YELLOW FEVER IN GREENSBORO, HALE COUNTY, ALABAMA1
(Published in 1908)
Once in its history of nearly a century, Greensboro has been visited by yellow fever. It was in the year 1897, and the disease was in the town several months before the physicians officially declared it to be such. There were possibly some fifty cases from the middle of August till the 18th of November, and about a dozen deaths from that cause during the period.
The trains were taken off the railroad the latter part of October and were not run for a week or two. Provisions became scarce, and the inhabitants, many of them, were on scant rations when traffic was resumed. Even before the existence of the fever was announced by Dr. Elisha Young, there was a panic among the people, and many endeavored to leave for other points, but found that they were hemmed in on all sides,—all places having quarantined against Greensboro.
Many went to the country and remained until after the disease was stamped out by the frost on the 18th day of November. Those who remained did what they could to alleviate the sufferings of the afflicted, attended the sick and buried the dead. Business was almost at a complete standstill during the months of October and November.
Names of some of those who died from yellow fever in 1897
Many excellent citizens died during that year, and it will long remain a memorable period in the history of the town. In January, J. P. Lieser, Dr. J. M. Pickett and Mrs. Jane Buchanan died. In February, Miss Eliza Smaw and Charles A. Sheldon. In March, Alfred Drake and Wilkes Hanna. In April, Mrs. Katherine Randolph and J. Pick Moore (near Greensboro.) In May, Capt. James M. Jack. In June, Mrs. John M. Martin. In August, little Mary Quitman Seed. In September, J. C. Dew. In October, John H. Young, James W. McCrary, Syd Johnson, little Elizabeth Ward, little Margaret Jones and Miss Ida Dorman. In November, Thomas Q. Smith, Shelby W. Chadwick, little Annie Parrish, little Lizzie Lawson, Dr. Thomas R. Ward, Mrs. Maria Williams and Frank Chadwick. In December, D. J. Castleman.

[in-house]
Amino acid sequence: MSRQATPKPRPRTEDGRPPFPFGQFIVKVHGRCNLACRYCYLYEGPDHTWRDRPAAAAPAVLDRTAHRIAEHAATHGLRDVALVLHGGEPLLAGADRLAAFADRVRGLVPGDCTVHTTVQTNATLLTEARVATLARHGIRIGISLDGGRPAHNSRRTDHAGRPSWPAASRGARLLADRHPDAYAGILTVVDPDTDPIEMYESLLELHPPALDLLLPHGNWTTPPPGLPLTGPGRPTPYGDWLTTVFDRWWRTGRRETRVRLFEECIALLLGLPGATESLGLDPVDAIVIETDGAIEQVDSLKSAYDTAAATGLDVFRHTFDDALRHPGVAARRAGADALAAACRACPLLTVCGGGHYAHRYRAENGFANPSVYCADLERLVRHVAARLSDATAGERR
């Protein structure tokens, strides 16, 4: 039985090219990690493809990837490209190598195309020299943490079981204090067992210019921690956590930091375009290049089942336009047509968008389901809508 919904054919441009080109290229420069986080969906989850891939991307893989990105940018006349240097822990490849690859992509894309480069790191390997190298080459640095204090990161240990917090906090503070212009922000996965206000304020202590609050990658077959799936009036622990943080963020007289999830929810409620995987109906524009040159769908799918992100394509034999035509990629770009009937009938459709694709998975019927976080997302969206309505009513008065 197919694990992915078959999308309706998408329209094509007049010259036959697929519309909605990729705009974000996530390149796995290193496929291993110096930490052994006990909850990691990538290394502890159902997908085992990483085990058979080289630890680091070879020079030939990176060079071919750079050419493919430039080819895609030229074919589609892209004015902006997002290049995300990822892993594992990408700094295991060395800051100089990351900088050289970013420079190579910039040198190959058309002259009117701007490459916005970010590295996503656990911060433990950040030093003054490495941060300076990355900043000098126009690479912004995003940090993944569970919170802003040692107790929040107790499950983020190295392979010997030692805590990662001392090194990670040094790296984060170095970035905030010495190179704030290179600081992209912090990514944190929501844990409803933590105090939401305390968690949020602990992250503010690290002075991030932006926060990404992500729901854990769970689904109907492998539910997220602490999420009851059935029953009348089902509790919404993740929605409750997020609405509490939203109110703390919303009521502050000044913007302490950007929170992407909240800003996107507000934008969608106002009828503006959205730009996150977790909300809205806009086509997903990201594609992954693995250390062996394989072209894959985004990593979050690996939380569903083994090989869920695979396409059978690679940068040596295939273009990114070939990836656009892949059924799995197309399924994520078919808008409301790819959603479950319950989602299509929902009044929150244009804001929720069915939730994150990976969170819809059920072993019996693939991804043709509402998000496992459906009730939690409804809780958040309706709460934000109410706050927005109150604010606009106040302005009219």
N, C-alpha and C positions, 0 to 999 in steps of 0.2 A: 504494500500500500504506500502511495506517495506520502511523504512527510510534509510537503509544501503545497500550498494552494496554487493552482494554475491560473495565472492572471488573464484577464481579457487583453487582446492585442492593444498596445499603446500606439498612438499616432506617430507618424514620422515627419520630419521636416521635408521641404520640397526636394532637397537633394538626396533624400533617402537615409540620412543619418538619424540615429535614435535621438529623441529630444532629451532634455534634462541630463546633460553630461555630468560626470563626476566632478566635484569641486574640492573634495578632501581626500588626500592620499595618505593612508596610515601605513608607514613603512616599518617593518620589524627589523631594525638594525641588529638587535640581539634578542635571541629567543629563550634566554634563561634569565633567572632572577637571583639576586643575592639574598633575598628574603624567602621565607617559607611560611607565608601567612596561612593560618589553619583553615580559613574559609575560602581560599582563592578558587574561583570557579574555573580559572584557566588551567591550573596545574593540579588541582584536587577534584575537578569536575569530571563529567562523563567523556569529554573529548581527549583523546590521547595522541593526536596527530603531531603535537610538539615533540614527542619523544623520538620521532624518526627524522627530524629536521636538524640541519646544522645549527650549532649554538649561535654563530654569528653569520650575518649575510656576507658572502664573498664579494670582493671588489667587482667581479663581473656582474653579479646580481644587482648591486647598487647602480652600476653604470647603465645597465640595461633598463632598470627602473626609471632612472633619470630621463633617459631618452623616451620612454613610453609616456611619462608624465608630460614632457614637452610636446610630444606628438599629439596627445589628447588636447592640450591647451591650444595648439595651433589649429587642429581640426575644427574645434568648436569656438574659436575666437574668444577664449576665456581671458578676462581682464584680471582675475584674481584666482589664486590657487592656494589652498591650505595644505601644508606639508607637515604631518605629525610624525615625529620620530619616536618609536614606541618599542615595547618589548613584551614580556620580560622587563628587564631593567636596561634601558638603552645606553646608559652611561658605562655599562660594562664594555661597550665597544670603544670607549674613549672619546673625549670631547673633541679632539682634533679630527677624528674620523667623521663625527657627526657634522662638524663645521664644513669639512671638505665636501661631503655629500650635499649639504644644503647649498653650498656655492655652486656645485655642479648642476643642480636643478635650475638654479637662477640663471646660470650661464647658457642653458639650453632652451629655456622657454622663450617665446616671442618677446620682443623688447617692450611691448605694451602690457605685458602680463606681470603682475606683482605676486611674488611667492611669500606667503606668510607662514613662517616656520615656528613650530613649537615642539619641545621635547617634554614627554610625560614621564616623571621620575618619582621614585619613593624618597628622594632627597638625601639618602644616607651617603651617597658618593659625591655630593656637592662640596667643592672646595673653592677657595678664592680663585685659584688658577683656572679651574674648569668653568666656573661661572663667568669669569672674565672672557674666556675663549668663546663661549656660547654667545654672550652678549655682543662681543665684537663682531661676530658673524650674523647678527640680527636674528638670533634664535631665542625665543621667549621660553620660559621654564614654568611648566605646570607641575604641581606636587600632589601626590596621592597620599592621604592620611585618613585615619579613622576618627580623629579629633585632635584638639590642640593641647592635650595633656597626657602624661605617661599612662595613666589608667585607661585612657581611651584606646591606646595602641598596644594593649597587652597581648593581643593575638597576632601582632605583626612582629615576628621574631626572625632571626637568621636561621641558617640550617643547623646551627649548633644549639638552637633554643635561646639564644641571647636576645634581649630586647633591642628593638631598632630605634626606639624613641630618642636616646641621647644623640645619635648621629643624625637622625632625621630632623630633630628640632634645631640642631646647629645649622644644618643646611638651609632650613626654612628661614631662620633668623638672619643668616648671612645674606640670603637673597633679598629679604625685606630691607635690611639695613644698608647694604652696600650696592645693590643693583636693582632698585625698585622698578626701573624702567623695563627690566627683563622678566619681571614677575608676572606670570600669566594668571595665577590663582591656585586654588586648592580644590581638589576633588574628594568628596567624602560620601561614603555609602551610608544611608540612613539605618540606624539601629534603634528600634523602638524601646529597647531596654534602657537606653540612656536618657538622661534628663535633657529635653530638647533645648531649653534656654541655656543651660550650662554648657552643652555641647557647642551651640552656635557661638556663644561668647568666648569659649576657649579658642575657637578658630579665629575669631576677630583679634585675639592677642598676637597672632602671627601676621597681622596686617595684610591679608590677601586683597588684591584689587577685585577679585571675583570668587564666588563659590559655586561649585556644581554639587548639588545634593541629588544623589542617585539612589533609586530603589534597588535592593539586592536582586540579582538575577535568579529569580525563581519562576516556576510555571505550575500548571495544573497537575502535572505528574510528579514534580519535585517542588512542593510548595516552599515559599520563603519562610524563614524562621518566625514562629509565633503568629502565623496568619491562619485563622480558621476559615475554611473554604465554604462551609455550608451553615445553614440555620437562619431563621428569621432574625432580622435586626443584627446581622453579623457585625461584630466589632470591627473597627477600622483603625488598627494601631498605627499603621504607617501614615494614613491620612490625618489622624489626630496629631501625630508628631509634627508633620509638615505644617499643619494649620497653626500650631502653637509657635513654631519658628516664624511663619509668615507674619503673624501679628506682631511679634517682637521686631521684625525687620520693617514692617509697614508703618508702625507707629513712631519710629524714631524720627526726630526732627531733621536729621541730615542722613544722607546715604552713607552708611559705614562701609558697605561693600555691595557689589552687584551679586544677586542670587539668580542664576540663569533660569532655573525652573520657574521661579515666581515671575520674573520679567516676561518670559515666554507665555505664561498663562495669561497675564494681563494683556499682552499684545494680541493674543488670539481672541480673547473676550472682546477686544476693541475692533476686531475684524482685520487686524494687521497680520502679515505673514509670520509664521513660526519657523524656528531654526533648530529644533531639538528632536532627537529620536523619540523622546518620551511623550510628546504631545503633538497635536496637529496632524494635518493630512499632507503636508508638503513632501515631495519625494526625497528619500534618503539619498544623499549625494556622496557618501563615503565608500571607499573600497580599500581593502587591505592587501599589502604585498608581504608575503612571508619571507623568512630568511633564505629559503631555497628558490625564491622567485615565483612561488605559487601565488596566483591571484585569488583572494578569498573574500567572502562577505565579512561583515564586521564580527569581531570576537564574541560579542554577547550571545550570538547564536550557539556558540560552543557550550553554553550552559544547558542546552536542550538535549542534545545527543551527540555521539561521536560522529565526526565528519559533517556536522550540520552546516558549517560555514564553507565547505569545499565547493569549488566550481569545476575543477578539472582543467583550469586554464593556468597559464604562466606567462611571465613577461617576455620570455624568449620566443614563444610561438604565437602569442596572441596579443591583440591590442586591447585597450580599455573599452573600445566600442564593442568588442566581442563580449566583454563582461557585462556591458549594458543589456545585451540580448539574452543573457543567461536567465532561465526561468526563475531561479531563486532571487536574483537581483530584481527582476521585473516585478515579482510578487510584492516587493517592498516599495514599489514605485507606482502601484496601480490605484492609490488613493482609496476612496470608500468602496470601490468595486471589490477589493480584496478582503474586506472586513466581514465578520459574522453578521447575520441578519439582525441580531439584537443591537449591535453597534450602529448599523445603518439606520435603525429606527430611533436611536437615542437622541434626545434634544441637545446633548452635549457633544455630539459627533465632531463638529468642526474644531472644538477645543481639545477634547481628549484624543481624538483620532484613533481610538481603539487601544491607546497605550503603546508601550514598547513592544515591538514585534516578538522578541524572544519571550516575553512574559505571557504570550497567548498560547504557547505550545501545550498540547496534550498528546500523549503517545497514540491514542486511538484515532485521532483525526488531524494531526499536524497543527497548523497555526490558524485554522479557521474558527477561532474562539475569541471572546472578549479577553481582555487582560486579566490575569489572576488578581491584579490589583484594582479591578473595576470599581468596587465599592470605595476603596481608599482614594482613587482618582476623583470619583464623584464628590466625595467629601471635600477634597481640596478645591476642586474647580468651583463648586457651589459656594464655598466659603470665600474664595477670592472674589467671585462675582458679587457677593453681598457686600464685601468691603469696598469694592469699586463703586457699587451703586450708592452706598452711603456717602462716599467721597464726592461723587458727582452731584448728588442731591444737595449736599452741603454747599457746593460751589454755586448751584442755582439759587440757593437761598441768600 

The death rate among the negroes was also unusually high during 1897.
Where Do I Start?: HINTS and TIPS for BEGINNING GENEALOGISTS with ONLINE RESOURCE Do you need some guidance in your genealogy search? Save time and avoid pitfalls in your research. This book provides simple, no-nonsense instructions to help you get started. Many FREE research links included.
- WHERE TO FIND – on-line resources, experienced genealogists will not be aware of many of these.
- COURT RESEARCH – how to do courthouse research, where to find birth, death, social security records free on-line.
- EIGHTY – ONE QUESTIONS – you should ask your elderly loved ones before it’s too late.
- TIPS ON BREAKING DOWN THE WALL – Everyone faces some difficulties in research, often called a ‘brick wall’ but WHERE DO I START? provides suggestions for overcoming them.